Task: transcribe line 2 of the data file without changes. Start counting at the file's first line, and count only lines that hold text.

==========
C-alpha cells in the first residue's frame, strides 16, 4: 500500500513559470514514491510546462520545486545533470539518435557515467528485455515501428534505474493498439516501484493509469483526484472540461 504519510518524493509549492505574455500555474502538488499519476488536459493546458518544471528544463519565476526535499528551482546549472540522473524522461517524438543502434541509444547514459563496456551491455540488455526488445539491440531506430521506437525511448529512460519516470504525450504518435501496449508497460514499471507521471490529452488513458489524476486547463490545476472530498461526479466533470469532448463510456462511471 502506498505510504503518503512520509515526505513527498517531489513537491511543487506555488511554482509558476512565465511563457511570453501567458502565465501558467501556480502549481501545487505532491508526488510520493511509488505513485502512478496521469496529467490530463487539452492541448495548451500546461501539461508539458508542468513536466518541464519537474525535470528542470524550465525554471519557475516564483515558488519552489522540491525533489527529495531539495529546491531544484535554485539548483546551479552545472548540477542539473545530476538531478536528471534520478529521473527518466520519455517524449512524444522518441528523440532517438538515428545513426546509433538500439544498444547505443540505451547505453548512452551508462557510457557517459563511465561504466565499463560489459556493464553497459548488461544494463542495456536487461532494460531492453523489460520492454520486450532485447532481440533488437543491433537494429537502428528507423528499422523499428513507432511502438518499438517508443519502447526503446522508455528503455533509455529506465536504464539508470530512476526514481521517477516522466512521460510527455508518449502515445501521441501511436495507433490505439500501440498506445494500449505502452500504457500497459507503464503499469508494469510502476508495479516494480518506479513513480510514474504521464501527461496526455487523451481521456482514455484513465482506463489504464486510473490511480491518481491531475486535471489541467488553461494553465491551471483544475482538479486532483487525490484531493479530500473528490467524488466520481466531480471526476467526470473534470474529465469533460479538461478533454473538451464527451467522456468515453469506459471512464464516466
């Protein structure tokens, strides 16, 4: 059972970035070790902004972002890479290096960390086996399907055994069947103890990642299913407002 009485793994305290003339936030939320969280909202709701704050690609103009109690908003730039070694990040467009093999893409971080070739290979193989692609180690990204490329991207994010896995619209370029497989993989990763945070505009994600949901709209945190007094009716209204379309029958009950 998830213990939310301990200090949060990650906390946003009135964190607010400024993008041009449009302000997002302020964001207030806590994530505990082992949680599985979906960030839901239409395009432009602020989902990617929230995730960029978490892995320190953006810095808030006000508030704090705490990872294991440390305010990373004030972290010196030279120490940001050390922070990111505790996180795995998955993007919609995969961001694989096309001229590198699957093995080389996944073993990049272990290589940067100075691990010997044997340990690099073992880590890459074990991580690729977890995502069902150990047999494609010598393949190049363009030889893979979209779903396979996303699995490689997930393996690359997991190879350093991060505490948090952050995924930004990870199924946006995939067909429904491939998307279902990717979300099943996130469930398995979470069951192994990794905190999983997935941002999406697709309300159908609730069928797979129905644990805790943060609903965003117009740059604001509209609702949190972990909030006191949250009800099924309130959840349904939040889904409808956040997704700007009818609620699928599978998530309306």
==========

């Protein structure tokens, strides 16, 4: 059972970035070790902004972002890479290096960390086996399907055994069947103890990642299913407002 009485793994305290003339936030939320969280909202709701704050690609103009109690908003730039070694990040467009093999893409971080070739290979193989692609180690990204490329991207994010896995619209370029497989993989990763945070505009994600949901709209945190007094009716209204379309029958009950 998830213990939310301990200090949060990650906390946003009135964190607010400024993008041009449009302000997002302020964001207030806590994530505990082992949680599985979906960030839901239409395009432009602020989902990617929230995730960029978490892995320190953006810095808030006000508030704090705490990872294991440390305010990373004030972290010196030279120490940001050390922070990111505790996180795995998955993007919609995969961001694989096309001229590198699957093995080389996944073993990049272990290589940067100075691990010997044997340990690099073992880590890459074990991580690729977890995502069902150990047999494609010598393949190049363009030889893979979209779903396979996303699995490689997930393996690359997991190879350093991060505490948090952050995924930004990870199924946006995939067909429904491939998307279902990717979300099943996130469930398995979470069951192994990794905190999983997935941002999406697709309300159908609730069928797979129905644990805790943060609903965003117009740059604001509209609702949190972990909030006191949250009800099924309130959840349904939040889904409808956040997704700007009818609620699928599978998530309306």